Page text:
Riverhead Town's 2020 Strategic Parking Plan identified Griffing Avenue and...

Riverhead Town's 2020 Strategic Parking Plan identified Griffing Avenue and portions of Main Street as the roadways with the highest demand, both of which have two-hour parking limits. Credit: James Carbone

Riverhead officials may change parking regulations downtown to free up more parking space for visitors and residents.

The proposed changes are part of recommendations originally made in the town’s Strategic Parking Plan document from 2020. The goals of the plan, posted on Riverhead’s website, are to identify major parking concerns raised by visitors, residents and business owners, predict long-term parking demand and generate short- and long-term solutions to tackle such problems.

The plan identified Griffing Avenue and portions of Main Street as the roadways with the highest demand, both of which have two-hour parking limits.

Dawn Thomas, the town’s Community Development Agency director, told Newsday on Tuesday that the proposed changes would convert parking spaces on all of Main Street stretching from Union Avenue to past Griffing Avenue and up Roanoke Avenue from two-hour parking to one-hour parking as part of the first of a two-phase change downtown.

“We want the parking that is closer to the businesses to be shorter term so we can turn those spaces over more often,” Thomas said. “That way, if you have a short trip to pick something up, you’re not staying there for two hours and having lunch rather than parking in the parking lot and walking a little bit for a longer stay.”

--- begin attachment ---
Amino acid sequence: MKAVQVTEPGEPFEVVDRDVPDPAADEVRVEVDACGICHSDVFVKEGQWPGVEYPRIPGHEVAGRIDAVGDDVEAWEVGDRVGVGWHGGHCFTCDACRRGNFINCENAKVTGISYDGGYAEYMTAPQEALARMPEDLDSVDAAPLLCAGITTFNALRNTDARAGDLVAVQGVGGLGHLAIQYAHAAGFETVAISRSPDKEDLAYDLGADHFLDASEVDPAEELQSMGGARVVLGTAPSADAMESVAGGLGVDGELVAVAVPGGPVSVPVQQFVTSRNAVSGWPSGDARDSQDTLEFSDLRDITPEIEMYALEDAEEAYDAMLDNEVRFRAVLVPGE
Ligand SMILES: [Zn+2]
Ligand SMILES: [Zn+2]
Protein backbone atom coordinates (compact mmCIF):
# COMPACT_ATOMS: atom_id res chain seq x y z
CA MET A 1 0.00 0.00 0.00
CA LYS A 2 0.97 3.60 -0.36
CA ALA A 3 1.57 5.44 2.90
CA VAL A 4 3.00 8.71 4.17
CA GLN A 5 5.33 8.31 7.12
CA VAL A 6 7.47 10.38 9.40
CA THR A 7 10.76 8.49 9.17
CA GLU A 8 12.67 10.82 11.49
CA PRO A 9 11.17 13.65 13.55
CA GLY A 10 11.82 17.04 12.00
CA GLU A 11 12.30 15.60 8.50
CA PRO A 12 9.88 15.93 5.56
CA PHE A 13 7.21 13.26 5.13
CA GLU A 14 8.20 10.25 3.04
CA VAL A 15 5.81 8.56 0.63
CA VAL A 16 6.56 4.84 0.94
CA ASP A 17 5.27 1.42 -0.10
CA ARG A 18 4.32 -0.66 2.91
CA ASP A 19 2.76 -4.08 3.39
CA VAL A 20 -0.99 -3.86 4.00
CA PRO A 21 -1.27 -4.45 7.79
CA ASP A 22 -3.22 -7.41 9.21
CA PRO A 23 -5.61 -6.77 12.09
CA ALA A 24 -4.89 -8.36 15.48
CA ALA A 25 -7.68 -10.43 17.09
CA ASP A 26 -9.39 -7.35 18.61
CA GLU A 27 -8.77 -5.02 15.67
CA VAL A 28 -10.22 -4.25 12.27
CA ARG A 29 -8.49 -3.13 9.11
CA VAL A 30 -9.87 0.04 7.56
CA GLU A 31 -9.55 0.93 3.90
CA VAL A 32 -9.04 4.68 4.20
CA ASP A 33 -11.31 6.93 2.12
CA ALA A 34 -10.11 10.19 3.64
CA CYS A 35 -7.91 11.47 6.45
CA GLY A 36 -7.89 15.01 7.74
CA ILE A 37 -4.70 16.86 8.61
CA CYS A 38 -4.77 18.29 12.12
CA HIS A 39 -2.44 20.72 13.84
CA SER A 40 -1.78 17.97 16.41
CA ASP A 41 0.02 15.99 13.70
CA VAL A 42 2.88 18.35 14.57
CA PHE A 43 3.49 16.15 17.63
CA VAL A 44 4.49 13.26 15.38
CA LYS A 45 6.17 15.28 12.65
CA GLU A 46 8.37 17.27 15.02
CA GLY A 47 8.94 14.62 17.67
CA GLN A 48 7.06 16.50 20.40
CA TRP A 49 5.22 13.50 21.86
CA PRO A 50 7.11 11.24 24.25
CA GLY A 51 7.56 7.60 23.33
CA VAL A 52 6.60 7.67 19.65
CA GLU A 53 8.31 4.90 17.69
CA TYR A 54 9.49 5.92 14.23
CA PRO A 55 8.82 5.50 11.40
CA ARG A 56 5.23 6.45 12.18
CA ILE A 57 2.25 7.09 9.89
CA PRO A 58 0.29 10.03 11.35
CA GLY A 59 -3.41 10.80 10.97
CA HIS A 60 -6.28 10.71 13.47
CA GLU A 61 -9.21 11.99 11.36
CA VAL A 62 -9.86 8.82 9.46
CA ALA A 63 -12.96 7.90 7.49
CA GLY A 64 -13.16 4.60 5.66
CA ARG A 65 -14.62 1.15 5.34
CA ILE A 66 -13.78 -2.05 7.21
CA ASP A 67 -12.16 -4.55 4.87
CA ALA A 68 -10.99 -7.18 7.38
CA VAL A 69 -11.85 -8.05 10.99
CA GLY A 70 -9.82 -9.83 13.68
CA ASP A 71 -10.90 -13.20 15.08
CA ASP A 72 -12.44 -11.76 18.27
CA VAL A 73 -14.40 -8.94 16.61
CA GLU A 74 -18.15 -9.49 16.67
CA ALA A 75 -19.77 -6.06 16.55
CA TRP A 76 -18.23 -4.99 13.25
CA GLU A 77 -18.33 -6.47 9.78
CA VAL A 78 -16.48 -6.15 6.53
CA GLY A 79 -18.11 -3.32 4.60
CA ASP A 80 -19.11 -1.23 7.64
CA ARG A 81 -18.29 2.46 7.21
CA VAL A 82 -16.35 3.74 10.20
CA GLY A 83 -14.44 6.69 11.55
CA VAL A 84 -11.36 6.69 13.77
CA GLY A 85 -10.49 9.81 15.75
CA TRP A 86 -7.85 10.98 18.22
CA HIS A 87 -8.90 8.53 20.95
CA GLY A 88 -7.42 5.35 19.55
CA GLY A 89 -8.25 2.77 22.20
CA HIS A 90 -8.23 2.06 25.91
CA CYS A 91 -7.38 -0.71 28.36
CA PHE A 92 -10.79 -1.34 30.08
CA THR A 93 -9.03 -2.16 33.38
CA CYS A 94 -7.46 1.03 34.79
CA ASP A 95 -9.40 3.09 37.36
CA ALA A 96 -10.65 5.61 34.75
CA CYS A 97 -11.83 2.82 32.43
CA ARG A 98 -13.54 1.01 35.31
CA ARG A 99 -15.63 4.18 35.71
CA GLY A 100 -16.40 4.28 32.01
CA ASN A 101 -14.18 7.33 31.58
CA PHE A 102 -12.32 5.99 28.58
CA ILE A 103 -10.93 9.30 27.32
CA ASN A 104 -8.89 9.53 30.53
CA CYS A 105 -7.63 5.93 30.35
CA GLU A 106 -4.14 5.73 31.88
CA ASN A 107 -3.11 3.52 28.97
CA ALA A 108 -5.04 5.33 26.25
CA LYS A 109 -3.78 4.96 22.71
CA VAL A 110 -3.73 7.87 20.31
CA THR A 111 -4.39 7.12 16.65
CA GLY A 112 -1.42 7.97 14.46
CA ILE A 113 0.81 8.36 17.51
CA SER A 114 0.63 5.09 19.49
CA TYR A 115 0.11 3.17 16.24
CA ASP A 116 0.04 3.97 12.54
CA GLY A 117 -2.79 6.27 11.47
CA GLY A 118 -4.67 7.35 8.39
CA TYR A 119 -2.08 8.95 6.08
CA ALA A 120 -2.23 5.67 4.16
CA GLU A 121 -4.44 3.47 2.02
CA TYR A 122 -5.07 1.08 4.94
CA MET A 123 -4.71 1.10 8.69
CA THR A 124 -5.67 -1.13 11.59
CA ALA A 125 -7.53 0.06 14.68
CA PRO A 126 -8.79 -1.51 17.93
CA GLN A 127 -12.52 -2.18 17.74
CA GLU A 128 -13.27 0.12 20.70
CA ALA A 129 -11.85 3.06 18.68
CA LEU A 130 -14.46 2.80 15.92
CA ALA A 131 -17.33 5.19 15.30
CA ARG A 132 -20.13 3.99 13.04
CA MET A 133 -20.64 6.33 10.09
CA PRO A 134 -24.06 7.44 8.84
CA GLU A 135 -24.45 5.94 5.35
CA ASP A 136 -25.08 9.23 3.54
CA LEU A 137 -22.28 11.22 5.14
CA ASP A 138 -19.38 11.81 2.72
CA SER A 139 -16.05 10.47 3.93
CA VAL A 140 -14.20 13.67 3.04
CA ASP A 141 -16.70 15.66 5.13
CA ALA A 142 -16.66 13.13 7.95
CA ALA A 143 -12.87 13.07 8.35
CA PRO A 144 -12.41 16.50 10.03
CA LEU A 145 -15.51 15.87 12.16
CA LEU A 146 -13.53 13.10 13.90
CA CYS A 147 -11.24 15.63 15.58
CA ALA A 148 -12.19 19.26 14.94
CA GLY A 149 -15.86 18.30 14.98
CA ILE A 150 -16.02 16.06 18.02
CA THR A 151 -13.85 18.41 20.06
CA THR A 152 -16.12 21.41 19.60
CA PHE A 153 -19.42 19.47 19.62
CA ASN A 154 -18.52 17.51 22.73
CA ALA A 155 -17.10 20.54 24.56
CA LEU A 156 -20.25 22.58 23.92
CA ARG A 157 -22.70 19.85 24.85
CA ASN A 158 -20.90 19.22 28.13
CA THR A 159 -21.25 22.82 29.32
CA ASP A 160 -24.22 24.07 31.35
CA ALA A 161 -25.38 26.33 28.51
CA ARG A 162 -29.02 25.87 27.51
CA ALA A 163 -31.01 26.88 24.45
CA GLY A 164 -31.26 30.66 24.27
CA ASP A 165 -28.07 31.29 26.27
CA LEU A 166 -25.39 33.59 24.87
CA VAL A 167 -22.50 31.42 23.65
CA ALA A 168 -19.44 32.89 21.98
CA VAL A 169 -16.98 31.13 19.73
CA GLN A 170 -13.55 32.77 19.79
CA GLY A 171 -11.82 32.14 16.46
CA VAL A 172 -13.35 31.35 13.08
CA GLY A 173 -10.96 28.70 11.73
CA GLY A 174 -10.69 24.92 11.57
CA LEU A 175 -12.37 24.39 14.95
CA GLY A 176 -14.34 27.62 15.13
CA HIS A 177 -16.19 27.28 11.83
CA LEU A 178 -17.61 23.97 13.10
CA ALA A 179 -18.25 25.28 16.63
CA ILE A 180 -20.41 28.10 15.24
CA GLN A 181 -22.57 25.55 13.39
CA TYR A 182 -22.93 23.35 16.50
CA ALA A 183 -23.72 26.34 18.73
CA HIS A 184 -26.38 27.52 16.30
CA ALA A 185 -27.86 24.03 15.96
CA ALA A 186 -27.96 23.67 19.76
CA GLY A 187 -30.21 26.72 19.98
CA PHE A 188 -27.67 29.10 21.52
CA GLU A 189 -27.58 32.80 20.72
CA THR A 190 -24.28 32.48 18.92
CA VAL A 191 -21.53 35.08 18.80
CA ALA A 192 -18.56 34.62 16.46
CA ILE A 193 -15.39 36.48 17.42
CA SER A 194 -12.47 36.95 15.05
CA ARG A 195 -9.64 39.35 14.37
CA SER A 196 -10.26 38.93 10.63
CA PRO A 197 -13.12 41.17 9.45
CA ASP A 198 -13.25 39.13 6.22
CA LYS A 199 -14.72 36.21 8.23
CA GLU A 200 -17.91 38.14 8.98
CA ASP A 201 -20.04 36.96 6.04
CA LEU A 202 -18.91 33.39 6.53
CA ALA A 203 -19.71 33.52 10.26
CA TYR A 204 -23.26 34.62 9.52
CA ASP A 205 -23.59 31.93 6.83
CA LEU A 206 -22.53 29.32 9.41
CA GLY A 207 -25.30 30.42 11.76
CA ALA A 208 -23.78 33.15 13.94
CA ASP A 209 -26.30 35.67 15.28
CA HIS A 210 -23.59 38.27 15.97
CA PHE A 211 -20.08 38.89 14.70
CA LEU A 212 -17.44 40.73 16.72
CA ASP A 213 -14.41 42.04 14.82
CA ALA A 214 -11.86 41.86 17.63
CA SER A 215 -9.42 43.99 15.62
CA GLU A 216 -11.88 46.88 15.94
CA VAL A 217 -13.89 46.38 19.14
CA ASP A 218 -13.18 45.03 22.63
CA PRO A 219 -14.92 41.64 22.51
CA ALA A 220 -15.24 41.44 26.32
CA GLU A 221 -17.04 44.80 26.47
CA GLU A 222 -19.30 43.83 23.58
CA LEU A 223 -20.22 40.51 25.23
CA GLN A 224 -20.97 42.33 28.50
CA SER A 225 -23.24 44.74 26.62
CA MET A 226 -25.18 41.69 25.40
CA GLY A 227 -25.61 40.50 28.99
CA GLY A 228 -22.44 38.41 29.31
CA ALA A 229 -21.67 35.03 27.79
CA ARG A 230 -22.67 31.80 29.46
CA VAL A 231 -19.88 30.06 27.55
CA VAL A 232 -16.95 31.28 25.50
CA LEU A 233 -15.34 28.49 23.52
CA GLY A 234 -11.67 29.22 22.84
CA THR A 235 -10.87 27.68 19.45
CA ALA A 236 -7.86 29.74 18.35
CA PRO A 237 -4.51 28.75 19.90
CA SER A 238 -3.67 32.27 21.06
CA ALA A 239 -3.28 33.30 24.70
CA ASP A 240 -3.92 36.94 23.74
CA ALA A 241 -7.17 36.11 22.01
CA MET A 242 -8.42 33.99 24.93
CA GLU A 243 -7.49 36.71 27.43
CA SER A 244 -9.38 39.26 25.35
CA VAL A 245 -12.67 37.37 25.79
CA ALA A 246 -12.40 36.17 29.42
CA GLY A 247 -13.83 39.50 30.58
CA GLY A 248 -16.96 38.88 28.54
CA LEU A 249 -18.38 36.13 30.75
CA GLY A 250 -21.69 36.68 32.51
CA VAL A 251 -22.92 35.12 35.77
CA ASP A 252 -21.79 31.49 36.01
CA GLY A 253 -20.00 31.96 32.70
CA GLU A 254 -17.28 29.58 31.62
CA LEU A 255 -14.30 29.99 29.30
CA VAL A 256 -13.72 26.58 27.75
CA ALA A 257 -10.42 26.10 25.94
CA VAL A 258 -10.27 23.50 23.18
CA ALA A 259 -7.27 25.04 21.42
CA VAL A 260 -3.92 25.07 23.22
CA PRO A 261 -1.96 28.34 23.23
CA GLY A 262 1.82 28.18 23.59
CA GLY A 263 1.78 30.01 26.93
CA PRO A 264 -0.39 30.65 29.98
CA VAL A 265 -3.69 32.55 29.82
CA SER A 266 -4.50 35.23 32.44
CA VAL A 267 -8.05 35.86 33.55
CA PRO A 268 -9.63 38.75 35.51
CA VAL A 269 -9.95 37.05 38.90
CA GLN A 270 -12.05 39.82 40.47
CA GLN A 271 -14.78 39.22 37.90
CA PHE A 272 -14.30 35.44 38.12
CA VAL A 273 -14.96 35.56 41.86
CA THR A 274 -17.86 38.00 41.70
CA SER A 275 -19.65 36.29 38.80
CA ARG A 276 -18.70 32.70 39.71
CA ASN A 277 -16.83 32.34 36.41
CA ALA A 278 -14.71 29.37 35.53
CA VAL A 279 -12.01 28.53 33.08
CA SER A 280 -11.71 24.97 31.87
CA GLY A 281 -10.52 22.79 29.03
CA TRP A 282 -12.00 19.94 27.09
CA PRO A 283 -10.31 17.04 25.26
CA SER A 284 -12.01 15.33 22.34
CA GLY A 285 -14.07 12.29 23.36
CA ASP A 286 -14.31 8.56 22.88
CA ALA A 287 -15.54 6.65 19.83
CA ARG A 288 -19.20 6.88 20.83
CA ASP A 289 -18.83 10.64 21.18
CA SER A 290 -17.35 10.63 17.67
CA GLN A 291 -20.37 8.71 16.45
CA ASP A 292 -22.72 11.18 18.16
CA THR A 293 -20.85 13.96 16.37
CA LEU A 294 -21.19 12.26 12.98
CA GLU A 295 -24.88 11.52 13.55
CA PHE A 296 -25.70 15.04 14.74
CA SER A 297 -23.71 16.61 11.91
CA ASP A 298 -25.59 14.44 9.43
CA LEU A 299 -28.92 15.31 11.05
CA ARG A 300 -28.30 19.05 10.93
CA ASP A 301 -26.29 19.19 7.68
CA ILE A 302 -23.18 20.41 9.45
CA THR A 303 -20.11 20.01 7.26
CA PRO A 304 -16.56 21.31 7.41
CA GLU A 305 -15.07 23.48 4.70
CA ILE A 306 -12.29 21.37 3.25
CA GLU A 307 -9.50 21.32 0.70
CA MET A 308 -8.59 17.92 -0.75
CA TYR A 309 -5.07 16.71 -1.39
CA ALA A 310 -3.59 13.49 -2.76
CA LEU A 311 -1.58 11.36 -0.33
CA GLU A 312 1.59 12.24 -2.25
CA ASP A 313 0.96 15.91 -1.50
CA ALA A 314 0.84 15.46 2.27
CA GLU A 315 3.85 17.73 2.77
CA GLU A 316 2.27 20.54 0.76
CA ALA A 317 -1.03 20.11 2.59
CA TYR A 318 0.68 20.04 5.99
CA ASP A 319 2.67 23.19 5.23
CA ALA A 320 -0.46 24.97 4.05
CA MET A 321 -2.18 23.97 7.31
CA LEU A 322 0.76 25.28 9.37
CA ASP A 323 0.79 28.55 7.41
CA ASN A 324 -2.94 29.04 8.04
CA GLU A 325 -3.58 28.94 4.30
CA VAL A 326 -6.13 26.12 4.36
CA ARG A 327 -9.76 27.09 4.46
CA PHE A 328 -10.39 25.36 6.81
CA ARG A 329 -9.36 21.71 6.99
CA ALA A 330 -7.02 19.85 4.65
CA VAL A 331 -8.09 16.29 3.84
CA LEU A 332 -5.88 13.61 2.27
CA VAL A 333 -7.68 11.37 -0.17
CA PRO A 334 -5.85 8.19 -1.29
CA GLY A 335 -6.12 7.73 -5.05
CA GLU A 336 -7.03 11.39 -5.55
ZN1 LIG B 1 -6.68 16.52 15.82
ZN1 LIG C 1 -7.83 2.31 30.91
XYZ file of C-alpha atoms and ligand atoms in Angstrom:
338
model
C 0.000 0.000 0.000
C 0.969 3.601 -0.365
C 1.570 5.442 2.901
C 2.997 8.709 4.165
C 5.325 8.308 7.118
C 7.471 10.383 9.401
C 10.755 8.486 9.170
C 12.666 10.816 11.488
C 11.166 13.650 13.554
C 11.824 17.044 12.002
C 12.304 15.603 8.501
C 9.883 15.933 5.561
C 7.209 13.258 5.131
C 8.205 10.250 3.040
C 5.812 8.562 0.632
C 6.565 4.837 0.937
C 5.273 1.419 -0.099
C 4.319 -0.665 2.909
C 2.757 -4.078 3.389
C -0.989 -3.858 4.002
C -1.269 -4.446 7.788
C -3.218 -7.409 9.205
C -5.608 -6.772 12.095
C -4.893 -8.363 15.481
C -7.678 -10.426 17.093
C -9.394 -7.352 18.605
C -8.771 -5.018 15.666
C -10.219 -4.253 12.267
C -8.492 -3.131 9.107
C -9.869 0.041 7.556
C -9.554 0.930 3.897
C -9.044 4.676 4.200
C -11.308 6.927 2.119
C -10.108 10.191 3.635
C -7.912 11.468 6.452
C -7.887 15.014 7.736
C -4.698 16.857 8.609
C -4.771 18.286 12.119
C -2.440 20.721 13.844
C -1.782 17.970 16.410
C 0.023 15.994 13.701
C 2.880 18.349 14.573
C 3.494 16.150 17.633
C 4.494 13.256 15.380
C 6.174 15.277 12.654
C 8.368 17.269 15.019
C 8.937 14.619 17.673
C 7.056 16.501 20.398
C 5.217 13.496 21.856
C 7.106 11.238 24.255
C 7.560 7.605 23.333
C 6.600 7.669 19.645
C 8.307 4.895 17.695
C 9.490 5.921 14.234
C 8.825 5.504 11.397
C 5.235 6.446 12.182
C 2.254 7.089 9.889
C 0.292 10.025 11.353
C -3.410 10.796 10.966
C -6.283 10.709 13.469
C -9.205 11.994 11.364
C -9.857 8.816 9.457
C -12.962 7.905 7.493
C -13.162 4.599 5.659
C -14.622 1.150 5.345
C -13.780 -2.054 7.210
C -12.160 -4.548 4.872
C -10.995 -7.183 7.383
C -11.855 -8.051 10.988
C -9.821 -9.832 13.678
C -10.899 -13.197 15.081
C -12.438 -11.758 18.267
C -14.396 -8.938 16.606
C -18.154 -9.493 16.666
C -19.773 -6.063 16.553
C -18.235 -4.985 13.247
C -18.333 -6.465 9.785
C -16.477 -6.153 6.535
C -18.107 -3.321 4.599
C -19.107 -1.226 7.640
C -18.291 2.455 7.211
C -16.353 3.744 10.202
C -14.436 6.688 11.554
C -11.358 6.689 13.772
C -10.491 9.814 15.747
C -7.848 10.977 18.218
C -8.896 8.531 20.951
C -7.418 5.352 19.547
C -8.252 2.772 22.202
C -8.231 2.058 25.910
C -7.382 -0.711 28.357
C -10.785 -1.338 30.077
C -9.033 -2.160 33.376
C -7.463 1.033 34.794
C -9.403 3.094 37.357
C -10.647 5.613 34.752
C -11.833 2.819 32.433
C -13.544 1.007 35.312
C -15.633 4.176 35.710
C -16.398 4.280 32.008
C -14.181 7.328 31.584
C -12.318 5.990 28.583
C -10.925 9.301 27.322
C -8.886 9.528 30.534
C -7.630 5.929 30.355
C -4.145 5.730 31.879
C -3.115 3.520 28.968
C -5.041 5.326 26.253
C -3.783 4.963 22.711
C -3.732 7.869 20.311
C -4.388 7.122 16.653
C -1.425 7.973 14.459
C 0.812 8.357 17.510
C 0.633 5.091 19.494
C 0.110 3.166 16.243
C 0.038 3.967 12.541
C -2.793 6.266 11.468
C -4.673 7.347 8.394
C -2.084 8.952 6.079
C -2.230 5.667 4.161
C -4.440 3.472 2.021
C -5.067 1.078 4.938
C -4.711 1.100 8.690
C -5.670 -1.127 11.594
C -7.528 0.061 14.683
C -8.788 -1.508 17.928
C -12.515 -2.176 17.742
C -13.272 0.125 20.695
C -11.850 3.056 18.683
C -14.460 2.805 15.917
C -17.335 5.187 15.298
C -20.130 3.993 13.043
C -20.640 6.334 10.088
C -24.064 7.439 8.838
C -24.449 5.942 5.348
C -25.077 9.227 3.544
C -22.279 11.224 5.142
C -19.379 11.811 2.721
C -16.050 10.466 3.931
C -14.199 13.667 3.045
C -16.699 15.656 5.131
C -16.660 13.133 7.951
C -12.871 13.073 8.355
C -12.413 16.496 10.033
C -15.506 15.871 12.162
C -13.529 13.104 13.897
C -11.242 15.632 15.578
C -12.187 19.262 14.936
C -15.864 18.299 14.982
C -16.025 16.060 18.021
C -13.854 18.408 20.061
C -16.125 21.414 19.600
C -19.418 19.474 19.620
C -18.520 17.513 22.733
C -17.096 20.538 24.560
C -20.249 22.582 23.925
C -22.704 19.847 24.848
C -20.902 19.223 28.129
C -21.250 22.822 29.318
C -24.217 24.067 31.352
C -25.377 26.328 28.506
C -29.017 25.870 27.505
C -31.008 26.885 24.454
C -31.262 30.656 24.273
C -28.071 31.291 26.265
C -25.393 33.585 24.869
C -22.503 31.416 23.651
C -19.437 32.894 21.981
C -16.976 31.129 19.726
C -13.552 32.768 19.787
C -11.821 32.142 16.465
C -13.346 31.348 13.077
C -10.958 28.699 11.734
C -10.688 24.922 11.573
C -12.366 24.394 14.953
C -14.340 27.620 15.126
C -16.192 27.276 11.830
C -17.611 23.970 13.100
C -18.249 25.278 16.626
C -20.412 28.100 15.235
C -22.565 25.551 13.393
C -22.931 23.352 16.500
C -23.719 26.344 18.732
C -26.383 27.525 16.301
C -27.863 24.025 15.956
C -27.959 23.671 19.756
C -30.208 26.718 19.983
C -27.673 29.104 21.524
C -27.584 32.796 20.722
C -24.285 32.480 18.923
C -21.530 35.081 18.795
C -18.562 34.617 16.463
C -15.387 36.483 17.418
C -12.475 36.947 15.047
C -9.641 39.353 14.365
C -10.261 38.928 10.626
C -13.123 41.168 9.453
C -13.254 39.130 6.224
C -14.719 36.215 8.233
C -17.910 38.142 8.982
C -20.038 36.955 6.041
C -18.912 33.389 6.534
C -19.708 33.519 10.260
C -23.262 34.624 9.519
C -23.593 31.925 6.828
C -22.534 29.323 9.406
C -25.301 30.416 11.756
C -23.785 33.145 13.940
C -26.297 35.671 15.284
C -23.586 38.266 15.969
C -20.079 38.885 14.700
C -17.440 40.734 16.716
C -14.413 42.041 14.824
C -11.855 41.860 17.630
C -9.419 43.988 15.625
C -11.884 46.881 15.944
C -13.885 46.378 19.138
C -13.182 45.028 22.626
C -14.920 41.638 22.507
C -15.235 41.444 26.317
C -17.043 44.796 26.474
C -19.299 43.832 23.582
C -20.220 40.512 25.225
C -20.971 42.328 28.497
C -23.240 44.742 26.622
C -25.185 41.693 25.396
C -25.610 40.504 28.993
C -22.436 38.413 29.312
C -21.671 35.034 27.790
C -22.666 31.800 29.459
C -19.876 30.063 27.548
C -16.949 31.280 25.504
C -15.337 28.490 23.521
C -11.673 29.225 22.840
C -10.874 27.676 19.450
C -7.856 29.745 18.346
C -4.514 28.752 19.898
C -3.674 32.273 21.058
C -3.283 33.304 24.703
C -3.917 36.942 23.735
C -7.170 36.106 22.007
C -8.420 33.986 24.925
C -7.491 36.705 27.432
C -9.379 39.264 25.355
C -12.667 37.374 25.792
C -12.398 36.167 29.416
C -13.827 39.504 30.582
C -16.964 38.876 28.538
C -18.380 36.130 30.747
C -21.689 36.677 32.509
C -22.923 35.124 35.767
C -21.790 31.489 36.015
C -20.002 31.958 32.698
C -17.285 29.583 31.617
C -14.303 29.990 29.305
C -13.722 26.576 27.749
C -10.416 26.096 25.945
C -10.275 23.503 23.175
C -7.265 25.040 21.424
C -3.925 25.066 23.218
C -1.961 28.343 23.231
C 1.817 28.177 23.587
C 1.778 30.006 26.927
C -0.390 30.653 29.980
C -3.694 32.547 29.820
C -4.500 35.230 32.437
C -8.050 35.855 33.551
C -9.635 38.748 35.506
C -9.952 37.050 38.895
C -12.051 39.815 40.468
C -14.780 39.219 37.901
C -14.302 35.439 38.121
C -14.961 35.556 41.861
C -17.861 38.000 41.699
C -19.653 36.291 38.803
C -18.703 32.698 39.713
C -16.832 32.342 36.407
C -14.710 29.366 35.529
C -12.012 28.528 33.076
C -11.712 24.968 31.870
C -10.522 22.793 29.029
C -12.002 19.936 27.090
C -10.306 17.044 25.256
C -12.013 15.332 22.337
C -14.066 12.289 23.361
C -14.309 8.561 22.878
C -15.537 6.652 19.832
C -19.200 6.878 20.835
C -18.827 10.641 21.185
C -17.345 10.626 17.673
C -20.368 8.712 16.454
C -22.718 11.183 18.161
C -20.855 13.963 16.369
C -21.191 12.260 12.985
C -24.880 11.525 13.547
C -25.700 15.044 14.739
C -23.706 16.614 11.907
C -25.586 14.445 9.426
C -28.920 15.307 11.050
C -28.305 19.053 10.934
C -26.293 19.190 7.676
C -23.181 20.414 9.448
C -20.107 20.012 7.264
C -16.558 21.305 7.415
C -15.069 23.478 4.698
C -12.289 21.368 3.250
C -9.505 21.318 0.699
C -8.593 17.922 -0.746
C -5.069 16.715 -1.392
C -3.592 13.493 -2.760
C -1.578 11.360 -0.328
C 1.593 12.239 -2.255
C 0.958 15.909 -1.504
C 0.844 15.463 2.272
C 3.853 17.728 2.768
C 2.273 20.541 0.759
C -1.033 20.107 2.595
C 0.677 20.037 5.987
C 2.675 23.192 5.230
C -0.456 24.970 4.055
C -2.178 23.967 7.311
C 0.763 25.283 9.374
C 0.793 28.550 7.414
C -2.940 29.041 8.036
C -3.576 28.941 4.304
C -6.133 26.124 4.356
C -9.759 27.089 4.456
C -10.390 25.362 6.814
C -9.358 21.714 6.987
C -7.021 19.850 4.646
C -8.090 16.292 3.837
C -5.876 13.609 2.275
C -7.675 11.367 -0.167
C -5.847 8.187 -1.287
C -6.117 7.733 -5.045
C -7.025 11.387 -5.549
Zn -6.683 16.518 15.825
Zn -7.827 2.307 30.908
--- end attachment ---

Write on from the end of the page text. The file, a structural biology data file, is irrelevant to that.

Other changes in the first phase of the parking plan will involve designating 15-minute parking spaces below a new apartment building on East McDermott Avenue and Main Street. About eight of the 15-minute spaces would be created there, Thomas said.

The second phase would include changing downtown parking in certain lots in other areas that are away from Main Street so that two-hour parking could be created closer to Main Street while spaces that have three-hour parking limits are located farther away, Thomas said.

Thomas said the changes would take several months to finalize, and the board will listen to feedback from residents at public hearings discussing the alterations. The first public hearing is expected to be held in October.

Riverhead Supervisor Yvette Aguiar said the town will issue a news release notifying residents once parking changes are finalized.

“Public engagement is always good, especially when parking is a sensitive subject in Riverhead,” Aguiar said.

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